USA Today, 6.17.03
Ultimate Fitnessby Gina Kolata, Eliza Foss
The bestselling science reporter from The New York Times tells us what works and what doesn’t when we work out
Ultimate Fitness is Gina Kolata’s compelling journey into the world of American physical fitness over the past thirty years. It is a funny, eye-opening, brow-sweating investigation into fads, fiction, and the science and/i>/b>/i>
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The bestselling science reporter from The New York Times tells us what works and what doesn’t when we work out
Ultimate Fitness is Gina Kolata’s compelling journey into the world of American physical fitness over the past thirty years. It is a funny, eye-opening, brow-sweating investigation into fads, fiction, and the science and hucksterism of fitness training.
From the early days of jogging, championed by Jim Fixxwho later died of a heart attackto stretching, cycling, aerobics, and Spinning, Kolata questions such popular notions as the "fat burning zone," "spot reducing," the effects of food on performance, how much exercise helps build fitness, and the difference between exercise to help the heart and exercise to change the body. She explains the science of physical fitness and the objective evidence behind commonly accepted prescriptions. Along the way she profiles researchers and mavericks who have challenged conventional wisdom, marketed their inventions, and sometimes bucked criticism only to back down from their original claims.
Ultimate Fitness spotlights the machines and machinations of the fitness industry, exposes the charlatans and gurus, and cuts through the marketing and hype not only to assess what is healthy, but also to understand what our obsession with staying healthy says about American culture today.
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Read an Excerpt
LESS IS MORE, OR IS IT?
My friend Cynthia, just back from a week in Italy, calls me, wanting to know if I can go for a walk. She needs one, she says. She spent the day before cooped up in an airplane for endless hours and she has to have her exercise.
I am at her house in five minutes, wearing my running shorts and a T-shirt, ringing her bell, waiting while she drinks a glass of water and searches for her sneakers and puts on some sunblock. We set out, on our usual mile-and-a-half-long path. We stroll down the small hill to the end of the street, turn right, up the long hill on Edgerstoune Road. We turn left at the top, making our way into Russell Estates, an enclave of huge and showy brick houses with neatly landscaped lawns and dogs hemmed in by invisible fences. We stride around a cul-de-sac and start back, going behind Edgerstoune, on the other side of the block.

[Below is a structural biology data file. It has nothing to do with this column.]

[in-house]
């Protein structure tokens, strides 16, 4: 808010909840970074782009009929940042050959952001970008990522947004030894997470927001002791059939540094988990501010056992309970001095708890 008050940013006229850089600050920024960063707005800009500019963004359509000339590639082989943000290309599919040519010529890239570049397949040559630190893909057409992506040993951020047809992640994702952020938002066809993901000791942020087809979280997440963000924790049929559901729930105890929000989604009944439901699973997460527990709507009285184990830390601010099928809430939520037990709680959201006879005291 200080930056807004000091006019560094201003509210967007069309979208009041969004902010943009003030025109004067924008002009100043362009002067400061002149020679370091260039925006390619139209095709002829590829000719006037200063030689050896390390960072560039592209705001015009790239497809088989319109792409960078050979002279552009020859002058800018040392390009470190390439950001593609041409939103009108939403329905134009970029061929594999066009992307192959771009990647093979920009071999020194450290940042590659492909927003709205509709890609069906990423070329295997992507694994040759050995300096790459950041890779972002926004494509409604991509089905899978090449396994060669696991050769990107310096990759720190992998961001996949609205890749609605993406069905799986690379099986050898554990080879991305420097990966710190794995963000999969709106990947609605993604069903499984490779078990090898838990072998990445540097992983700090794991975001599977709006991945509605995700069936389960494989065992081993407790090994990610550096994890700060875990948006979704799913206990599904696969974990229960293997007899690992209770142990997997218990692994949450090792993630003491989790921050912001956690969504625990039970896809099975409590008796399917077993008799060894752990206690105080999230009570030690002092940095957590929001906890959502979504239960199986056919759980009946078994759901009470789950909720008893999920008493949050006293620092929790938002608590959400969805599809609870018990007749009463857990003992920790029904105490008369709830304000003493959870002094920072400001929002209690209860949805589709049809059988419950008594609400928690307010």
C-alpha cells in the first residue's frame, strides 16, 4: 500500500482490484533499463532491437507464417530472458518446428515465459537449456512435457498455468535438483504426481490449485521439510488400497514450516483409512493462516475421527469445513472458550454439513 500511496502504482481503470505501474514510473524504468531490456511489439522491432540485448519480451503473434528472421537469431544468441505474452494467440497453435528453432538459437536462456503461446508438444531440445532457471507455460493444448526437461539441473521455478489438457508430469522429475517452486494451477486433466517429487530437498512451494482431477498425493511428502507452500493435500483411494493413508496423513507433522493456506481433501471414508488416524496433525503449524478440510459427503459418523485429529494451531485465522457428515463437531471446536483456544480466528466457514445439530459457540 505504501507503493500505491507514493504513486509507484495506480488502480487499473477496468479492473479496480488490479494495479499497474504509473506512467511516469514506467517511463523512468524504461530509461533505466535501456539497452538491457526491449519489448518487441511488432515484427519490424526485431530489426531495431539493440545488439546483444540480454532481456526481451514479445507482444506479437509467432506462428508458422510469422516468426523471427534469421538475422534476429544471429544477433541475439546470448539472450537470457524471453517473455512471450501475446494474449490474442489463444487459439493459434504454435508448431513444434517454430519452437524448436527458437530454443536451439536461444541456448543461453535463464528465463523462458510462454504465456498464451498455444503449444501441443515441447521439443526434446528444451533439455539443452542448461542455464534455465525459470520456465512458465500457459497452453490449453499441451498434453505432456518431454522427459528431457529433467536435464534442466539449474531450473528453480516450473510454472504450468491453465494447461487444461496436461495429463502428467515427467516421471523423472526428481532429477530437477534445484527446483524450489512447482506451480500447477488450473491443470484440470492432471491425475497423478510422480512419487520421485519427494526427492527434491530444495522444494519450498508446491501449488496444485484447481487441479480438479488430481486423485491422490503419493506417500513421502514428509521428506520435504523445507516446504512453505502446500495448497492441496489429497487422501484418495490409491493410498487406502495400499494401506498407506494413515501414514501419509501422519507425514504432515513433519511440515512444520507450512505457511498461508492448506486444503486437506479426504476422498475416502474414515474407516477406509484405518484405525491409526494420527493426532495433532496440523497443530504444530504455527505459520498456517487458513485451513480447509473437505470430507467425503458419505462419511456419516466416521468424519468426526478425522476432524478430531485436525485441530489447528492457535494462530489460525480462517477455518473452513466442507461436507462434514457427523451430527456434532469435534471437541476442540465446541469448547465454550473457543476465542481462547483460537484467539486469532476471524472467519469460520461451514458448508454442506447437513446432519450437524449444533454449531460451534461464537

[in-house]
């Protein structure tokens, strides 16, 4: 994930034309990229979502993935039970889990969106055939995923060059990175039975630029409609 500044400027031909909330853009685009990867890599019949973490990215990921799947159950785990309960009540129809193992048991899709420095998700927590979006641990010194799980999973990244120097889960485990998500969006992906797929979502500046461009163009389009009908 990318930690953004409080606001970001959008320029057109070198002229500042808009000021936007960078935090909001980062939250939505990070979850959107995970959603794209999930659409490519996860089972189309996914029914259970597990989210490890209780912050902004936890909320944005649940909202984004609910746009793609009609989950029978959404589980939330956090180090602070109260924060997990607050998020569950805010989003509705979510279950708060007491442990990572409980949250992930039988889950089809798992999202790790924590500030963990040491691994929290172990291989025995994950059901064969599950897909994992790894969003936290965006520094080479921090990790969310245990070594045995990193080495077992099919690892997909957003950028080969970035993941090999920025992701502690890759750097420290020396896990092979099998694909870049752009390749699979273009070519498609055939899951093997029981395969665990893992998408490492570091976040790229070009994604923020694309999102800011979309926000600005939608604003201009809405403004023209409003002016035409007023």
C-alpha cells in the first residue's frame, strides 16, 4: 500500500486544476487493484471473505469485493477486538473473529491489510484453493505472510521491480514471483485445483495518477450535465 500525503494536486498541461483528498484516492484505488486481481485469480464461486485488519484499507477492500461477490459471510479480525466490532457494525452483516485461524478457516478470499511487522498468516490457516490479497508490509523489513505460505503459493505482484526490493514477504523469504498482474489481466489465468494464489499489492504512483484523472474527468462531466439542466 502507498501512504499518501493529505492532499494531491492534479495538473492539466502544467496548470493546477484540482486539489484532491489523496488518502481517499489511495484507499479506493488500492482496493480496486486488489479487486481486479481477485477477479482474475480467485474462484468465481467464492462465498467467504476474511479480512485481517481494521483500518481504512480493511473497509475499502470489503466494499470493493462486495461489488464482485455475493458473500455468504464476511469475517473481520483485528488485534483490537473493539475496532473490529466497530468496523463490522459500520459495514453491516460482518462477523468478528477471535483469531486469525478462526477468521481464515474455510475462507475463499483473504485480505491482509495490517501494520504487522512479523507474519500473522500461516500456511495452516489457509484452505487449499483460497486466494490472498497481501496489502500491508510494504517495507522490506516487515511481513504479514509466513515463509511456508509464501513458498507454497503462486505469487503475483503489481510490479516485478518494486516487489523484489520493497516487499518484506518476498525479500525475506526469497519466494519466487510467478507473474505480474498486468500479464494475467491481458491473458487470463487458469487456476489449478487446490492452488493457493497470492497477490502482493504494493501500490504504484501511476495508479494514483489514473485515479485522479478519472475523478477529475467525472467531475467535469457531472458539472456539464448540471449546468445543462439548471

A half-hour later, we are done. Ours is a well-traveled path, one that neighbor after walking neighbor traverses daily. I see them from my kitchen windowthe pairs of women, the couples, going out walking in the morning or after work. One woman even has a personal trainer who walks with her, supervising her exercise.
I live in the realm of the walking converts. Like Cynthia, they believe that walking will make them thin and fit. And if they never seem to look any different? Then, like Cynthia, they blame themselves. She tells me she has just not gotten out enough forwalks. If she really kept up the program, walking daily, the exercise would do its magic, she says.
Everywhere I look, I see the walking message.
I turn on the television and the first channel that appears is showing an infomercial promoting a walking video. Smiling women give their testimonials: I was so fat I did not want them to take my picture when I went on a cruise, one says. When I heard "walking," I thought, "I can do that," she adds. Now thin and proud, she goes on another cruise, and seeks out the photographer. A former Olympic swimmer, Janet Evans, appears, wearing long black pants, slender and smiling. She, too, walks, she announces.
I pick up Self magazine. There it is again. Walking. Why are Americans so fat and people in other countries so slim, a story asks. It's because everyone else walks so much more. To prove it, the magazine put pedometers on a few Americans and people from a variety of places like Athens, Aibaci (in Niger), and Paris. Of course, there were some glaring economic disparities that played a role, but, sure enough, the Americans were not taking as many steps. Pauline Chu-Collins from Tustin, California, walked 4,776 steps in a day, the magazine reported. She had breakfast in bed, drove to lunch and the market, and shopped for forty-five minutes, she said. But Maria Kostaki in Athens, a bartender, put in 28,879 steps, and Ramatu Ahmad Mohammad in Aibaci, who walked for two hours to visit a friend and then walked another two hours gathering palm leaves, took 14,099 steps. Even Florence Labedays of Paris put in 13,522 steps. "I don't own a car so I do most of my shopping, errands and nights out on foot," she said, adding "I also walk to and from the train each day for work."